Our Opinion: MLAC needs funding to do its good work
Equal justice under the law is an American ideal that, like so many ideals, is undermined by money. The Massachusetts Legal Assistance Corporation (MLAC) upholds that ideal but needs the resources to do it.
MLAC financially supports 14 legal aid groups across the state. Its reach is extensive, helping residents in Berkshire County and elsewhere without the money or the legal expertise to get through child custody and divorce cases, fight foreclosure or eviction and deal with elderly rights issues, for a few examples.
Because of a funding shortage, MLAC turns away 64 percent of applicants, according to MLAC Executive Director Lonnie Powers, who met with The Eagle in April. Janis Broderick, executive director for the Elizabeth Freeman Center in Pittsfield, described MLAC to The Eagle as "life-saving" in the many ways it assists the center's clients.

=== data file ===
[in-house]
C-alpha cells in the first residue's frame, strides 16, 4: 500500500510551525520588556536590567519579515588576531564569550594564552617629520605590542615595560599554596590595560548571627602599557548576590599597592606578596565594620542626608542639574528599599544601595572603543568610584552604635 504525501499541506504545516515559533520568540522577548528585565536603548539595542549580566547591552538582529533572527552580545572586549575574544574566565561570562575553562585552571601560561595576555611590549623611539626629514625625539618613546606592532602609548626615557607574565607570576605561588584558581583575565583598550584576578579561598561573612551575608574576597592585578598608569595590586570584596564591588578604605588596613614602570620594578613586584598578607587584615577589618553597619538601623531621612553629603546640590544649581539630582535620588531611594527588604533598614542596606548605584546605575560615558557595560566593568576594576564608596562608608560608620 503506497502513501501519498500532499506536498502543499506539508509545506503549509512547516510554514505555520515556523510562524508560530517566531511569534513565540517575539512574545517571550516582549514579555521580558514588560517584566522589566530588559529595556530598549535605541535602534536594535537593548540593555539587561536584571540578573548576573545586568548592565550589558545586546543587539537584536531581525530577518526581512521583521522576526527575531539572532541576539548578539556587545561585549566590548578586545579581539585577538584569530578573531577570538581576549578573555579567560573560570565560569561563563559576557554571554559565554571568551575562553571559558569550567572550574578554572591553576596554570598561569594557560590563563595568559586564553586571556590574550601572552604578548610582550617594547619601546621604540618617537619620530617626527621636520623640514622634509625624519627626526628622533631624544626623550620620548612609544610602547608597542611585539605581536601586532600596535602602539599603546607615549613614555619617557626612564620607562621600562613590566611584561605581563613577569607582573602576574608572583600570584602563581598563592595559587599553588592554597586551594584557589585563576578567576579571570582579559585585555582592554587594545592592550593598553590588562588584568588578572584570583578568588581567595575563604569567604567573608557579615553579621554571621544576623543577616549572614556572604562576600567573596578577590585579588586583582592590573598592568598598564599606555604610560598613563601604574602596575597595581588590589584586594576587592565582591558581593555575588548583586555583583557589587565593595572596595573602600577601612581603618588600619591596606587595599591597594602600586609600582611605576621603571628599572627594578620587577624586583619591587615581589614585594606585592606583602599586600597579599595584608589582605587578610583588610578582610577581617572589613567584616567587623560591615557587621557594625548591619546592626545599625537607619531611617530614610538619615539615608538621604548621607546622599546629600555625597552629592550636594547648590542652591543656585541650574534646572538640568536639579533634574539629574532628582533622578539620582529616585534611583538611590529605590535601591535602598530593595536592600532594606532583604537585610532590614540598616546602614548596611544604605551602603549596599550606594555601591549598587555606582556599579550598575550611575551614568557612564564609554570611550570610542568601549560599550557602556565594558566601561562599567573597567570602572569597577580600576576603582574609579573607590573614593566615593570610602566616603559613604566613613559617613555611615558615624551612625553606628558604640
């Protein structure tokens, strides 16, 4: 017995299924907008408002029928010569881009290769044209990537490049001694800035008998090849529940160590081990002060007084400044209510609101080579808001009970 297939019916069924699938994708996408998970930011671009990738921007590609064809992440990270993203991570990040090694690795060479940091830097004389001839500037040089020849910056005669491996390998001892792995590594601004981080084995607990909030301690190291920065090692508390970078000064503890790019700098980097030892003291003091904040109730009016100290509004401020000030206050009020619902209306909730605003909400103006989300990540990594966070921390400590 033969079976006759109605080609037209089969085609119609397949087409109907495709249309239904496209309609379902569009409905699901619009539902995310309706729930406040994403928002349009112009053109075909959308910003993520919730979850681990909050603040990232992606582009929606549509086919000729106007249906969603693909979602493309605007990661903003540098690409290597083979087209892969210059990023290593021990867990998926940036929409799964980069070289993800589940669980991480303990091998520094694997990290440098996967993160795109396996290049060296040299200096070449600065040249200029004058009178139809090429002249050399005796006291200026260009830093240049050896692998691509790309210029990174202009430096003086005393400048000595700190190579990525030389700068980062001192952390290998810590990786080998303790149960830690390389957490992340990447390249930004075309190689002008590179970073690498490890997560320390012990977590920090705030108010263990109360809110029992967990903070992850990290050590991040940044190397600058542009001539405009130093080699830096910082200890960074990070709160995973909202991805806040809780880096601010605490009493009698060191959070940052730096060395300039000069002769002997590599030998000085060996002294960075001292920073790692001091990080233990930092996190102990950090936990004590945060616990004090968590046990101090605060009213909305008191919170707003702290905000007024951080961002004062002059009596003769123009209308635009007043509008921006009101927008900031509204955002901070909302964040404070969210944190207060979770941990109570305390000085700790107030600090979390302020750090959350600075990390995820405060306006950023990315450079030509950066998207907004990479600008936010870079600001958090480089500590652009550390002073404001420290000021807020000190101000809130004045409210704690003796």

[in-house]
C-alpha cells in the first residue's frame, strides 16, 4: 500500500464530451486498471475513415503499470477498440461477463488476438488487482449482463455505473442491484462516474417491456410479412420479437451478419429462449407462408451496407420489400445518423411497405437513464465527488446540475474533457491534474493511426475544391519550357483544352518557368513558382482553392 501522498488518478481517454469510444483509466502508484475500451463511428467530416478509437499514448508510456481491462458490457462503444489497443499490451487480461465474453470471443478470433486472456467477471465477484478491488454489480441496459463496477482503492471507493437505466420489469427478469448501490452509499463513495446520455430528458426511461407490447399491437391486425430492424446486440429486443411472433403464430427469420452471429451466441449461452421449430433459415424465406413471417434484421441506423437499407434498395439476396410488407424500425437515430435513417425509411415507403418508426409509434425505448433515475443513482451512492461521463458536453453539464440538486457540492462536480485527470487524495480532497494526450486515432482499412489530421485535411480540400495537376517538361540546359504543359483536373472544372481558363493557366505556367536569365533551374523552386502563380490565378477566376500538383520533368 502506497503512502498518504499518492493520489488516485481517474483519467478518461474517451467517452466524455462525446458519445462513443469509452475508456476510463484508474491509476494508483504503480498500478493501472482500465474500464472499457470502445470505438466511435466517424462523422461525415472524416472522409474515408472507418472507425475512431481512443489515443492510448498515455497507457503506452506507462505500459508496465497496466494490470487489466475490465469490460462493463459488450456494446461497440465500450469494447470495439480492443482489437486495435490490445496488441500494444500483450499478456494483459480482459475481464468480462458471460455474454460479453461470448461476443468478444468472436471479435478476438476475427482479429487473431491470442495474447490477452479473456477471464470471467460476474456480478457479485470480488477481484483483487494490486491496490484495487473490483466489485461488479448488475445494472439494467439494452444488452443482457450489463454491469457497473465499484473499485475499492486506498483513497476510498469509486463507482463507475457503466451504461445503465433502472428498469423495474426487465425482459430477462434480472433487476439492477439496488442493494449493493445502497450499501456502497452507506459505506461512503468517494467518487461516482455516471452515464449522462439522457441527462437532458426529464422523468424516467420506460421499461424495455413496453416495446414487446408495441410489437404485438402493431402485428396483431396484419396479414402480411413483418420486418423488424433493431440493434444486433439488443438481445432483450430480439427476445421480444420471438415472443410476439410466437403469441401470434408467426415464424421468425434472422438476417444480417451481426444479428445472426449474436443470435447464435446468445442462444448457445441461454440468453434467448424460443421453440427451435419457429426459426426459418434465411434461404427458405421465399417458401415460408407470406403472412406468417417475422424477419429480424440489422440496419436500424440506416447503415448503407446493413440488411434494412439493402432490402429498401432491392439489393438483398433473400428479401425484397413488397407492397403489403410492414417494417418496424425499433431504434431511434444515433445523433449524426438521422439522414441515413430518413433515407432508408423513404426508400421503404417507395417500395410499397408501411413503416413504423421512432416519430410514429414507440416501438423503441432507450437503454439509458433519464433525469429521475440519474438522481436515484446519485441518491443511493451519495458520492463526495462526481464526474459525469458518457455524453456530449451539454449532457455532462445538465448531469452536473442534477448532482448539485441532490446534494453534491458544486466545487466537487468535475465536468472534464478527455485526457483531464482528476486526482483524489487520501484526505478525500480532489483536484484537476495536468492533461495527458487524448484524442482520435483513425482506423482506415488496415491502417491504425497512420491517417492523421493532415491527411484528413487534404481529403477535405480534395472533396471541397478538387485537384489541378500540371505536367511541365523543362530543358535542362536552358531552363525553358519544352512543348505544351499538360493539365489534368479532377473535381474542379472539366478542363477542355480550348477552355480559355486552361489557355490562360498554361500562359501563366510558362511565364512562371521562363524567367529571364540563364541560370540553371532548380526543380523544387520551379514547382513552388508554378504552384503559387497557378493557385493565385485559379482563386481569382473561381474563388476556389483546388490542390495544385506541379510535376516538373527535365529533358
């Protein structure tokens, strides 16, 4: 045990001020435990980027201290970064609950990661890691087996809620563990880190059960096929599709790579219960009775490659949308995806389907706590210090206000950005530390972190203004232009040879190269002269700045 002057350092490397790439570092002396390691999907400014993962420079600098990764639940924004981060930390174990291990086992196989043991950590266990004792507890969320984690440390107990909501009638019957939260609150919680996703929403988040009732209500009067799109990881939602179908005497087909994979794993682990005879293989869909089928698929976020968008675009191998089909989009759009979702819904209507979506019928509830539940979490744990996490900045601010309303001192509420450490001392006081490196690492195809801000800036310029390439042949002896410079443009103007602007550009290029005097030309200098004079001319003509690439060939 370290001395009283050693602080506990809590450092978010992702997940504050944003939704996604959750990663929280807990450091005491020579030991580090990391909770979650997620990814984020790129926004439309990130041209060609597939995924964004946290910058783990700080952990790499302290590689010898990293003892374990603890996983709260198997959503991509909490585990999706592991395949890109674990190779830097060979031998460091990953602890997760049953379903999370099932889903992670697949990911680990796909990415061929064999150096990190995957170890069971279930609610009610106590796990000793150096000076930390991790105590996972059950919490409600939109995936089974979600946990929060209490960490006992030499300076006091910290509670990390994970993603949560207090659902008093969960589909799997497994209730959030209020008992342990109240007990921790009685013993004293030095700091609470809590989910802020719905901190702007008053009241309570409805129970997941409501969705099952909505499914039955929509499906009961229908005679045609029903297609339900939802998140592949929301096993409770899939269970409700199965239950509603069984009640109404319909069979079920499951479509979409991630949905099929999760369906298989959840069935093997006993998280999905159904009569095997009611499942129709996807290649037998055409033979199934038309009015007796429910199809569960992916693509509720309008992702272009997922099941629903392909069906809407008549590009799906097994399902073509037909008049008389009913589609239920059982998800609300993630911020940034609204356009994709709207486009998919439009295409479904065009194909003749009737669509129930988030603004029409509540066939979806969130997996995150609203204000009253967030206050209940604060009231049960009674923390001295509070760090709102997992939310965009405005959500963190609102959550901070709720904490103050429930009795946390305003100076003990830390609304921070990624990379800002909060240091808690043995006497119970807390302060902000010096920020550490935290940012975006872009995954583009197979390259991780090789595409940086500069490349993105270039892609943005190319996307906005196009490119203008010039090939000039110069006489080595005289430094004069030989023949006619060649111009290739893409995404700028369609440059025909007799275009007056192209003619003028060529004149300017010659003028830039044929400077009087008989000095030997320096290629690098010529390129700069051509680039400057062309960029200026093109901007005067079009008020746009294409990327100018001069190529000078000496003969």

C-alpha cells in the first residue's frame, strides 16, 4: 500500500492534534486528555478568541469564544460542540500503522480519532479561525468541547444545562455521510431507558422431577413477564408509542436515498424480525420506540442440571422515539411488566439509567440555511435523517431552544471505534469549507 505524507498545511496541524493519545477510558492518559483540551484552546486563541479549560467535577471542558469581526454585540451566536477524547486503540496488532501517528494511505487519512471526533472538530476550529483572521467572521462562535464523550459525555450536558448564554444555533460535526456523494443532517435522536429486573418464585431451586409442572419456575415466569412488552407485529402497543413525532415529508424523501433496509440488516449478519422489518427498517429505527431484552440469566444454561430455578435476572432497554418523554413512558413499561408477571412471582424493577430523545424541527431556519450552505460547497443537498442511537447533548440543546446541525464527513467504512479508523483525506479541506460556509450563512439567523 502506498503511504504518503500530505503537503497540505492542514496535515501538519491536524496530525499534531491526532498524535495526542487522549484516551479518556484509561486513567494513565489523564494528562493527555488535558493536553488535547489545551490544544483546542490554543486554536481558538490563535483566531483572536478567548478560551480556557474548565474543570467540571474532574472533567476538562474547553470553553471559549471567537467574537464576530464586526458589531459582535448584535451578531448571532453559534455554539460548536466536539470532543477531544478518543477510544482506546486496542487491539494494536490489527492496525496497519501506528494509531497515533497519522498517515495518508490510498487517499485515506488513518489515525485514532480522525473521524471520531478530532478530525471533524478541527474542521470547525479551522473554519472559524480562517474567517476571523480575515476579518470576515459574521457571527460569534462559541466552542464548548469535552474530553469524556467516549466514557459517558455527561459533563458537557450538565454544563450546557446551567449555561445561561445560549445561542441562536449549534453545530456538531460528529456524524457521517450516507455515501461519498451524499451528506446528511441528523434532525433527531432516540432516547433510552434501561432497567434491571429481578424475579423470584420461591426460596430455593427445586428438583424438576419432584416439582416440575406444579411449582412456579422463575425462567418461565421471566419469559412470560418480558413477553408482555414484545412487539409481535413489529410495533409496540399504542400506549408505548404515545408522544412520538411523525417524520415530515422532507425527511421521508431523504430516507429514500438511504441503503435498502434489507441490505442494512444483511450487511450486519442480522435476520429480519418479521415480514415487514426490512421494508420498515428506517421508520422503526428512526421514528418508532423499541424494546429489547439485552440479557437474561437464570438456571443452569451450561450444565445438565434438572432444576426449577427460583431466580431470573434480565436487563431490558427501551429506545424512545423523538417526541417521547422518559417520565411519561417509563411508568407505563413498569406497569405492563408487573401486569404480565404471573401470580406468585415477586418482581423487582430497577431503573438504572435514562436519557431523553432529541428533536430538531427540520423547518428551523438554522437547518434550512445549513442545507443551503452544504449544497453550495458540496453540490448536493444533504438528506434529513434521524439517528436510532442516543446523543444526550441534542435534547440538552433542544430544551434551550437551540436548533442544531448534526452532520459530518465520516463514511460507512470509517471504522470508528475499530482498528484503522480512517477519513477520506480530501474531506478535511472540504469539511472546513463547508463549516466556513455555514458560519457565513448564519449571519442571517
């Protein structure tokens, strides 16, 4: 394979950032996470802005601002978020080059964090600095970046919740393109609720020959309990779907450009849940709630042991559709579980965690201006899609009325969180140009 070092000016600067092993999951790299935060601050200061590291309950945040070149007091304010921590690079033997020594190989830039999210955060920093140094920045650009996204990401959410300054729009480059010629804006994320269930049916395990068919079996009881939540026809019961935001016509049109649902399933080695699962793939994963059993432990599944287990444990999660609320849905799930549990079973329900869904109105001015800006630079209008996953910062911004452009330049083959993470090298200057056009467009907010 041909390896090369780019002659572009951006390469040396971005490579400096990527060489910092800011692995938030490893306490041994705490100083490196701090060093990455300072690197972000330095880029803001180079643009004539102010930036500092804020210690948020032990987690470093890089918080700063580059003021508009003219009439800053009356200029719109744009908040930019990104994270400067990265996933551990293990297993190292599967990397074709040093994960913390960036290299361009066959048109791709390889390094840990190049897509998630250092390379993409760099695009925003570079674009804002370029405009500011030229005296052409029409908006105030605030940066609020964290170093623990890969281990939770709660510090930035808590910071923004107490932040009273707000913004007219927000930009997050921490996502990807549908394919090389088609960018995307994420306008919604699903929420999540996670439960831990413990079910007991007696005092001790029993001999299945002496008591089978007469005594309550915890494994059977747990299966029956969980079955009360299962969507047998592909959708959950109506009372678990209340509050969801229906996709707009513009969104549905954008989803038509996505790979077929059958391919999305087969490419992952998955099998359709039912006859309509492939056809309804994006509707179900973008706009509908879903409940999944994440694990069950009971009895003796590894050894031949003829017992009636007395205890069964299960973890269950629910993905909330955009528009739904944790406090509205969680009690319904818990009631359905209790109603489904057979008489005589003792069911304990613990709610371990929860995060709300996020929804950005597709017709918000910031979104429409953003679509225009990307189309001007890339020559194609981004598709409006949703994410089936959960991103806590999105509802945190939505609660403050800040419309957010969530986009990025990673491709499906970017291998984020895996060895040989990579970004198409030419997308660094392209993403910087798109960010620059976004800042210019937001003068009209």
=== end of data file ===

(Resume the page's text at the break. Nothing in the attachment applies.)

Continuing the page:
MLAC is asking the Legislature to raise its budget from $17 million to $27 million for fiscal 2017, followed by similar increases in the two years following, a request that is backed by the Berkshire legislative delegation. According to MLAC, for every dollar spent on legal aid, $2-$5 is returned to the state in less money spent on emergency housing, health care, and public assistance, among other savings. That so many lawyers work pro bono for MLAC attests to the need for increased funding for an organization that is essentially the legal arm of the state's social service agencies.
The people in crisis served by MLAC desperately need that help and the state is not only obligated to provide it but is financially wise to do so. Beacon Hill should increase funding for MLAC.
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